« Prev Article. 1 - Whether shamefacedness is a virtue? Next »

Whether shamefacedness is a virtue?

Objection 1: It seems that shamefacedness is a virtue. For it is proper to a virtue "to observe the mean as fixed by reason": this is clear from the definition of virtue given in Ethic. ii, 6. Now shamefacedness observes the mean in this way, as the Philosopher observes (Ethic. ii, 7). Therefore shamefacedness is a virtue.

Objection 2: Further, whatever is praiseworthy is either a virtue or something connected with virtue. Now shamefacedness is praiseworthy. But it is not part of a virtue. For it is not a part of prudence, since it is not in the reason but in the appetite; nor is it a part of justice. since shamefacedness implies a certain passion, whereas justice is not about the passions; nor again is it a part of fortitude, because it belongs to fortitude to be persistent and aggressive, while it belongs to shamefacedness to recoil from something; nor lastly is it a part of temperance, since the latter is about desires, whereas shamefacedness is a kind of fear according as the Philosopher states (Ethic. iv, 9) and Damascene (De Fide Orth. ii, 15). Hence it follows that shamefacedness is a virtue.

Objection 3: Further, the honest and the virtuous are convertible according to Tully (De Offic. i, 27). Now shamefacedness is a part of honesty: for Ambrose says (De Offic. i, 43) that "shamefacedness is the companion and familiar of the restful mind, averse to wantonness, a stranger to any kind of excess, the friend of sobriety and the support of what is honest, a seeker after the beautiful." Therefore shamefacedness is a virtue.

Objection 4: Further, every vice is opposed to a virtue. Now certain vices are opposed to shamefacedness, namely shamelessness and inordinate prudery. Therefore shamefacedness is a virtue.

Objection 5: Further, "like acts beget like habits," according to Ethic. ii, 1. Now shamefacedness implies a praiseworthy act; wherefore from many such acts a habit results. But a habit of praiseworthy deeds is a virtue, according to the Philosopher (Ethic. i, 12). Therefore shamefacedness is a virtue.

On the contrary, The Philosopher says (Ethic. ii, 7; iv, 9) that shamefacedness is not a virtue.

I answer that, Virtue is taken in two ways, in a strict sense and in a broad sense. Taken strictly virtue is a perfection, as stated in Phys. vii, 17,18. Wherefore anything that is inconsistent with perfection, though it be good, falls short of the notion of virtue. Now shamefacedness is inconsistent with perfection, because it is the fear of something base, namely of that which is disgraceful. Hence Damascene says (De Fide Orth. ii, 15) that "shamefacedness is fear of a base action." Now just as hope is about a possible and difficult good, so is fear about a possible and arduous evil, as stated above (FS, Q[40], A[1]; FS, Q[41], A[2]; FS, Q[42], A[3]), when we were treating of the passions. But one who is perfect as to a virtuous habit, does not apprehend that which would be disgraceful and base to do, as being possible and arduous, that is to say difficult for him to avoid; nor does he actually do anything base, so as to be in fear of disgrace. Therefore shamefacedness, properly speaking, is not a virtue, since it falls short of the perfection of virtue.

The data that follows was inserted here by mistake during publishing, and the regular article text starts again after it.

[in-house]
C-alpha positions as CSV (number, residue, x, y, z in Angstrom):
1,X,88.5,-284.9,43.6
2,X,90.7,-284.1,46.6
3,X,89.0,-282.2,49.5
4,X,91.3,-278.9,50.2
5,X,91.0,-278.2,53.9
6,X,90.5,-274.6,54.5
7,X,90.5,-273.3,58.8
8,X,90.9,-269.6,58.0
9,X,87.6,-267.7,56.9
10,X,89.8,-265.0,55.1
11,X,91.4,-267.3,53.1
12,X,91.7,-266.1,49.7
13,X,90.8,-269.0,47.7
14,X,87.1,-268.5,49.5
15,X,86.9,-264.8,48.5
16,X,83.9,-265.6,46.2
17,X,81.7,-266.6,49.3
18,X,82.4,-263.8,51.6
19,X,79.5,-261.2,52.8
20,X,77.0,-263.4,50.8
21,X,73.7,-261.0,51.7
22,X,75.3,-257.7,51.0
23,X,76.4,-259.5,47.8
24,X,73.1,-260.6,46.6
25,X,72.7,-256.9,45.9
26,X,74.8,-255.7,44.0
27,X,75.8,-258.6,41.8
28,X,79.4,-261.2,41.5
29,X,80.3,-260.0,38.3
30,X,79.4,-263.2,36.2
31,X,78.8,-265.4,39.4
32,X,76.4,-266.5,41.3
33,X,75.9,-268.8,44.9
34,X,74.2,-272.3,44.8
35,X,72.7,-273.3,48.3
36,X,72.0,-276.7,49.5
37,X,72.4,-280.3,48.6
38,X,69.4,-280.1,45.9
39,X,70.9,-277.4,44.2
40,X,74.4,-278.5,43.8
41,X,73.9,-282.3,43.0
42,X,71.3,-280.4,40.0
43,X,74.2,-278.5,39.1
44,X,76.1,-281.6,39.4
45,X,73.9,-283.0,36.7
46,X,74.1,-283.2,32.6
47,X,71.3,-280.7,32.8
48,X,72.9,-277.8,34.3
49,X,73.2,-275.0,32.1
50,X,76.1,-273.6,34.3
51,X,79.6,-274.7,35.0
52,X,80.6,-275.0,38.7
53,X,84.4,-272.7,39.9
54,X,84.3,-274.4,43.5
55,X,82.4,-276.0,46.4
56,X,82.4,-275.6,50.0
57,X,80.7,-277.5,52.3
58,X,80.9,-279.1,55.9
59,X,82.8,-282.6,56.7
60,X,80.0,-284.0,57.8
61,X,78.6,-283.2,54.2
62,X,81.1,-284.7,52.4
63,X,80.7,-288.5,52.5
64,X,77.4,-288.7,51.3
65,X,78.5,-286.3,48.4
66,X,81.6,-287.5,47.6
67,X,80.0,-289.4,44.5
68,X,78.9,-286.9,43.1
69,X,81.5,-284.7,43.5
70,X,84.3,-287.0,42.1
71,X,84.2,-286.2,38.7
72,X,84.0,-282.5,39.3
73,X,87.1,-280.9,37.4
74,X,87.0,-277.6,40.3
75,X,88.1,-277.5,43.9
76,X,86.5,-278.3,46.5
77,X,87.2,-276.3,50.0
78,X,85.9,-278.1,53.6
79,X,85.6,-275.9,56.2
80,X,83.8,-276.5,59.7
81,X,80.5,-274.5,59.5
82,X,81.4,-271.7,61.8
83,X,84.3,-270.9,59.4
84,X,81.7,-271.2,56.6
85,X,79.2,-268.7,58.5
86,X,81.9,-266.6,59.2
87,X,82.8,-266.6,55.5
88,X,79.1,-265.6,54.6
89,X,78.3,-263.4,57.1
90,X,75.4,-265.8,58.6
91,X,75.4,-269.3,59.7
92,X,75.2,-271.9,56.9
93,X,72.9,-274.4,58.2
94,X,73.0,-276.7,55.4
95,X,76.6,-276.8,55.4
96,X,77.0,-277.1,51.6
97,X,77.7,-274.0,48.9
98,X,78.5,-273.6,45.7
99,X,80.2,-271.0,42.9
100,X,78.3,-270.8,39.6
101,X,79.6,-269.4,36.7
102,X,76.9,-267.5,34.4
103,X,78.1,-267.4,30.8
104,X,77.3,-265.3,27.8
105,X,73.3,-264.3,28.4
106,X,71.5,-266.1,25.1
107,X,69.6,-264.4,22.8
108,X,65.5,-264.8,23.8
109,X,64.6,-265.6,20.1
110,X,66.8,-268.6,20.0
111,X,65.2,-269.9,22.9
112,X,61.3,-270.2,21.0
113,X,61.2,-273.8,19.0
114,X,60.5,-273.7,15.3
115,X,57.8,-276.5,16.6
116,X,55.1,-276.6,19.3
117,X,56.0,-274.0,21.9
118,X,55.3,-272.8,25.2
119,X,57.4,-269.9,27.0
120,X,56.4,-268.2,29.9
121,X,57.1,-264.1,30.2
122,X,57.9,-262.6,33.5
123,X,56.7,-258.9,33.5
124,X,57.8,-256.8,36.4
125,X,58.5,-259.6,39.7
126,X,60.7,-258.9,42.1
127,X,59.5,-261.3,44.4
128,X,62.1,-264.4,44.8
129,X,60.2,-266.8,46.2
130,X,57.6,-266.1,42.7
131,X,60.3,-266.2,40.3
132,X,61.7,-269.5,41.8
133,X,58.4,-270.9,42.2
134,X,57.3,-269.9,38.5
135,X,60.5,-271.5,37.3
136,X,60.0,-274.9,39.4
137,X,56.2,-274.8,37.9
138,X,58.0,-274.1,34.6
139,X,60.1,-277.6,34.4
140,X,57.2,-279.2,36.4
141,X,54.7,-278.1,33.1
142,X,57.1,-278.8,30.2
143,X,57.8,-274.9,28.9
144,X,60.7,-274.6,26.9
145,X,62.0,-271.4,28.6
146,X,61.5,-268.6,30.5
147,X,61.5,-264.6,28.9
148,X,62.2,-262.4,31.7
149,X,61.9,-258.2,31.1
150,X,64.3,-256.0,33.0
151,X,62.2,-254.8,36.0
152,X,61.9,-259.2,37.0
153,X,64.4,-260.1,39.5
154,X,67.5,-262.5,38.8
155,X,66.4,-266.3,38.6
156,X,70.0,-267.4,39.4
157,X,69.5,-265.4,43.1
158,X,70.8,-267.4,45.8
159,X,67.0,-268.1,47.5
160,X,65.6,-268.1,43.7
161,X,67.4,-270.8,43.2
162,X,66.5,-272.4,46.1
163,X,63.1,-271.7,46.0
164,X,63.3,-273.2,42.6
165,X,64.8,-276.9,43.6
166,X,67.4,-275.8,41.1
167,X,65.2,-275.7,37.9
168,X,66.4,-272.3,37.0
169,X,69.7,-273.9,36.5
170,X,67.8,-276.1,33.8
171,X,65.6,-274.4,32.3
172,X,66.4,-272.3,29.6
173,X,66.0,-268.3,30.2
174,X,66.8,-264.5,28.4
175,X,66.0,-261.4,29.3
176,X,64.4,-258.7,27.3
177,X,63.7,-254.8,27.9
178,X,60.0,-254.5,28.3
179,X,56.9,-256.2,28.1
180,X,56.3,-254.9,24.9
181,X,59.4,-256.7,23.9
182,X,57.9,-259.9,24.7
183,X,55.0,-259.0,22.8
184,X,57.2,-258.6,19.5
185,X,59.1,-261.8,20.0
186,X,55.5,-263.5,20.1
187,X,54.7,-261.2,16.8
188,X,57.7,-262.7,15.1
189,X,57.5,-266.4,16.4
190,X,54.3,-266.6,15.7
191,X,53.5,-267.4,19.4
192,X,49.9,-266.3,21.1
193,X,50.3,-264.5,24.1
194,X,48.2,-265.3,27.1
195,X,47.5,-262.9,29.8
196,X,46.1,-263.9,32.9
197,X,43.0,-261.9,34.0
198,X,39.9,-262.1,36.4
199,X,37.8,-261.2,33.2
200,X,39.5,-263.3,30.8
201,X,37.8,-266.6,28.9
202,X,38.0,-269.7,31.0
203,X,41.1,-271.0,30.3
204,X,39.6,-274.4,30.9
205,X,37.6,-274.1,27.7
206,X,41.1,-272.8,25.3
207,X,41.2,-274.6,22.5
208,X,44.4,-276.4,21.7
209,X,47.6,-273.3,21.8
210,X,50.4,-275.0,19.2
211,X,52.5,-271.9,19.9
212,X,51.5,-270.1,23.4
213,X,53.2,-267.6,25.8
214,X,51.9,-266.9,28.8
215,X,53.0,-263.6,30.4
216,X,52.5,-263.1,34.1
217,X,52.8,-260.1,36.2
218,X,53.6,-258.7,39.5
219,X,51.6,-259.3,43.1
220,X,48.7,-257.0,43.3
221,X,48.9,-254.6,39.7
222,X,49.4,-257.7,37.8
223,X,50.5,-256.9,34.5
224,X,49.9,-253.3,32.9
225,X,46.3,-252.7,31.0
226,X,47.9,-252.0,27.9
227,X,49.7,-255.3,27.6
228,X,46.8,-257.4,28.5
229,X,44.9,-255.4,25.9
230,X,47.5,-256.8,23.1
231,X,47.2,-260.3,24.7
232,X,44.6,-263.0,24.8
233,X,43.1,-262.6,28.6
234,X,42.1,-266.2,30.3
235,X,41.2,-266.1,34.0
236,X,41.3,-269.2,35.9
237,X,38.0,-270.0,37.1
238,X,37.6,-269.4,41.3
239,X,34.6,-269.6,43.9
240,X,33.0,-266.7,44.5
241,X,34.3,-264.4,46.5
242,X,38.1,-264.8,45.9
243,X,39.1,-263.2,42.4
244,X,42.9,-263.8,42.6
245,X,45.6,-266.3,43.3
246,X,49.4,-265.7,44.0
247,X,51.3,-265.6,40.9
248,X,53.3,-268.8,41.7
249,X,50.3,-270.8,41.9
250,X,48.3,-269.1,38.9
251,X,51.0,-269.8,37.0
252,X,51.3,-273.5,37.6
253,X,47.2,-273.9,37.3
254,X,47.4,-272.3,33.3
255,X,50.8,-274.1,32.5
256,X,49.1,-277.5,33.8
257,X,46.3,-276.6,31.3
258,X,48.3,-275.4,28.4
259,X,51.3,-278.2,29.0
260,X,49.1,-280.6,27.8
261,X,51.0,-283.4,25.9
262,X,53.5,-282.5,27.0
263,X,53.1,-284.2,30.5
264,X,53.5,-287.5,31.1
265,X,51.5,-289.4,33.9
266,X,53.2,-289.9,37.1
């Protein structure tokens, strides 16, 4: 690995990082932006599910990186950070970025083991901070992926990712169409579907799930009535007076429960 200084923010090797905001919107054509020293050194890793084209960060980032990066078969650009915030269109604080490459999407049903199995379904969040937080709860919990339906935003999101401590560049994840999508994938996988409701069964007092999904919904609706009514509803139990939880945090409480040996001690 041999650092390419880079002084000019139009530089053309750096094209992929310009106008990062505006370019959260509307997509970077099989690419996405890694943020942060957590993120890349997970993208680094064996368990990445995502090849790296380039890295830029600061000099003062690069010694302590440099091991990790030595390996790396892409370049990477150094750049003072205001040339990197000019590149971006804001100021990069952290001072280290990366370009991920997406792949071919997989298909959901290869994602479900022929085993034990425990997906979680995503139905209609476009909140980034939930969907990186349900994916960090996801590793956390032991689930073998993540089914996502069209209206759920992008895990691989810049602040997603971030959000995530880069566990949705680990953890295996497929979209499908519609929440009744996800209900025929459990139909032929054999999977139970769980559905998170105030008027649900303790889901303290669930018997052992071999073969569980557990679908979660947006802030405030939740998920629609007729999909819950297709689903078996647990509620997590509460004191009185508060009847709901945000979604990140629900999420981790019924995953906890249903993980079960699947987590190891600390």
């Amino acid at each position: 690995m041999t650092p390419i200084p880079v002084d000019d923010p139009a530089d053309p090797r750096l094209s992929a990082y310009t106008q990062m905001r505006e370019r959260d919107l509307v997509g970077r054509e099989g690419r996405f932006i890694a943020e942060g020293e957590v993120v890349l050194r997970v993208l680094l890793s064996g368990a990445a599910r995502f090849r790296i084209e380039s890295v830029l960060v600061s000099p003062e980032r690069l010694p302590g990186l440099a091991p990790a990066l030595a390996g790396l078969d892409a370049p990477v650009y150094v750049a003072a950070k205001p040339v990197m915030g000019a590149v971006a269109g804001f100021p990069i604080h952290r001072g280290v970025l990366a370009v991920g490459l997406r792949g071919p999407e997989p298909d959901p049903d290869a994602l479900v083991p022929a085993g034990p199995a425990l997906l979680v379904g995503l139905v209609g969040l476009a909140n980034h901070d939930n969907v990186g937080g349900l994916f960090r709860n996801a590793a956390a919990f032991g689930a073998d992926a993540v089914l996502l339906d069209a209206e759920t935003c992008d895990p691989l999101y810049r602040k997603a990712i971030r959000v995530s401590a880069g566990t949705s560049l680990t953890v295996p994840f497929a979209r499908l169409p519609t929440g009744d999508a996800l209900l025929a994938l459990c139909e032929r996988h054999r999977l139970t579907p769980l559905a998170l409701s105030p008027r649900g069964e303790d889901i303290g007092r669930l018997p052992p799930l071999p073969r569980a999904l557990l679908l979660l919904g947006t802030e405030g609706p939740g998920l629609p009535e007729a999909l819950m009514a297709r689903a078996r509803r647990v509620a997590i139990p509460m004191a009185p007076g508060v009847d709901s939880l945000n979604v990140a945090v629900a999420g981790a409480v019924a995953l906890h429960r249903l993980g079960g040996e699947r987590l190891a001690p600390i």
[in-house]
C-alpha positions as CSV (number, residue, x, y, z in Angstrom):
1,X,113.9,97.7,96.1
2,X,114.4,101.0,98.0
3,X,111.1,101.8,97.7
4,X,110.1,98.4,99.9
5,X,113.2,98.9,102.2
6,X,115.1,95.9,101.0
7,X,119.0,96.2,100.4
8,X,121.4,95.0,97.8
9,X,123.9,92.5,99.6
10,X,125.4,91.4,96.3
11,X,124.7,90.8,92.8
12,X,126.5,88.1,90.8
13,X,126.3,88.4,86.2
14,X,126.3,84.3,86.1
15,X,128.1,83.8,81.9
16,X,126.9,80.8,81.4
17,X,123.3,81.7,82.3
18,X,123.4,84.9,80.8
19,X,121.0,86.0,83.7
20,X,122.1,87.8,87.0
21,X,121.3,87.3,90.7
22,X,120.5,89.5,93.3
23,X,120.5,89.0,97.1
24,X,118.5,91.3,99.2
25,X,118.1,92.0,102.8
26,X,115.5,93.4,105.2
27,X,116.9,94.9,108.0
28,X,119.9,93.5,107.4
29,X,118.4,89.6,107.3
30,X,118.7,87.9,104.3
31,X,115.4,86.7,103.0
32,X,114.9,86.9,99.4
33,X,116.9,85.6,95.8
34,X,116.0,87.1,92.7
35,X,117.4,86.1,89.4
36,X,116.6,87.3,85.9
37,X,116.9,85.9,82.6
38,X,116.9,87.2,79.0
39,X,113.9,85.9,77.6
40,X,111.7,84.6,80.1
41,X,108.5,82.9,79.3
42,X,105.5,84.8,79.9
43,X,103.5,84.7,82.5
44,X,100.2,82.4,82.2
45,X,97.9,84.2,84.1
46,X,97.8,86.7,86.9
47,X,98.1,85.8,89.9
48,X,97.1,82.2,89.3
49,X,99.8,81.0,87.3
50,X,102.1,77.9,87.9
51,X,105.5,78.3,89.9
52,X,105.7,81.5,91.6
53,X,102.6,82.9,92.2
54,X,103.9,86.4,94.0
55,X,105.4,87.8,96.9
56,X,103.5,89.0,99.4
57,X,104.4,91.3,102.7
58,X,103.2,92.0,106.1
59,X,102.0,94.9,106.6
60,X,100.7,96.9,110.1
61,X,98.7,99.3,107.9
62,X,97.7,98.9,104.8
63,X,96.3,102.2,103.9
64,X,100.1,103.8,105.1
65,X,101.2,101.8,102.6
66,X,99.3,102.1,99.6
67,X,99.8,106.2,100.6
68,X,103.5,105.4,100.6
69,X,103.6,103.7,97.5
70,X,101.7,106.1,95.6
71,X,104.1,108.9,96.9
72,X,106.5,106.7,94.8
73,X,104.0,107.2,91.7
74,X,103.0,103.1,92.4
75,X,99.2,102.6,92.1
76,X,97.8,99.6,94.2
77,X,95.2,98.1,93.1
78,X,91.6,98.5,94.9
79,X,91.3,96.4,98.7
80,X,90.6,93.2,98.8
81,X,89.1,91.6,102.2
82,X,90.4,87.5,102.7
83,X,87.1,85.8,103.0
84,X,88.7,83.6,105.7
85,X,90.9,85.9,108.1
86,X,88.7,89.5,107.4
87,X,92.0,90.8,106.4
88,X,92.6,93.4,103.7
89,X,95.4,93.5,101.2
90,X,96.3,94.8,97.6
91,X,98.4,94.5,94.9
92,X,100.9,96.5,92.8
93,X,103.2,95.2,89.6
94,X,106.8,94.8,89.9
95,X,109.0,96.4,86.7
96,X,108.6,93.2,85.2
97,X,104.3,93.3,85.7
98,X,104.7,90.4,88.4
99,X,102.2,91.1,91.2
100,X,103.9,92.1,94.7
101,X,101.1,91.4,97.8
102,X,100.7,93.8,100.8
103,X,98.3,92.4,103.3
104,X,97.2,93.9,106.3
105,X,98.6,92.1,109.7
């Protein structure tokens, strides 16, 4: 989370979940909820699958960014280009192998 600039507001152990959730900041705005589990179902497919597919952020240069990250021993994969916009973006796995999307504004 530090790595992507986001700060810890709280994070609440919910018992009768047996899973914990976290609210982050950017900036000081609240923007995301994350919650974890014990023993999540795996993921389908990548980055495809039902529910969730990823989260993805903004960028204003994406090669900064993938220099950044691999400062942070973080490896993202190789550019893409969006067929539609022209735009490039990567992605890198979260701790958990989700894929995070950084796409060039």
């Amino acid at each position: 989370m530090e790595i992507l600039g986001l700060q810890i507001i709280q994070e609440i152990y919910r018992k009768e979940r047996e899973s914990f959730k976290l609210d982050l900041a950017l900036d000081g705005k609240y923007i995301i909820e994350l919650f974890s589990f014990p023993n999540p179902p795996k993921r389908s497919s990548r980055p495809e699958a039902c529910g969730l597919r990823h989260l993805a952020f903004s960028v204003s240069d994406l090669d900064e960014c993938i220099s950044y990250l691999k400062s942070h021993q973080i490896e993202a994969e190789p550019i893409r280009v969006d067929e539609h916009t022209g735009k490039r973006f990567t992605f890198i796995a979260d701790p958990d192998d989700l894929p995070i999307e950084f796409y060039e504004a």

Taken, however, in a broad sense virtue denotes whatever is good and praiseworthy in human acts or passions; and in this way /shamefacedness is sometimes called a virtue, since it is a praiseworthy passion.

Reply to Objection 1: Observing the mean is not sufficient for the notion of virtue, although it is one of the conditions included in virtue's definition: but it is requisite, in addition to this, that it be "an elective habit," that is to say, operating from choice. Now shamefacedness denotes, not a habit but a passion, nor does its movement result from choice, but from an impulse of passion. Hence it falls short of the notion of virtue.

Reply to Objection 2: As stated above, shamefacedness is fear of baseness and disgrace. Now it has been stated (Q[142], A[4]) that the vice of intemperance is most base and disgraceful. Wherefore shamefacedness pertains more to temperance than to any other virtue, by reason of its motive cause, which is a base action though not according to the species of the passion, namely fear. Nevertheless in so far as the vices opposed to other virtues are base and disgraceful, shamefacedness may also pertain to other virtues.

Reply to Objection 3: Shamefacedness fosters honesty, by removing that which is contrary thereto, but not so as to attain to the perfection of honesty.

Reply to Objection 4: Every defect causes a vice, but not every good is sufficient for the notion of virtue. Consequently it does not follow that whatever is directly opposed to vice is a virtue, although every vice is opposed to a virtue, as regards its origin. Hence shamelessness, in so far as it results from excessive love of disgraceful things, is opposed to temperance.

Reply to Objection 5: Being frequently ashamed causes the habit of an acquired virtue whereby one avoids disgraceful things which are the object of shamefacedness, without continuing to be ashamed in their regard: although as a consequence of this acquired virtue, a man would be more ashamed, if confronted with the matter of shamefacedness.

« Prev Article. 1 - Whether shamefacedness is a virtue? Next »
Please login or register to save highlights and make annotations
Corrections disabled for this book
Proofing disabled for this book
Printer-friendly version





Advertisements



| Define | Popups: Login | Register | Prev Next | Help |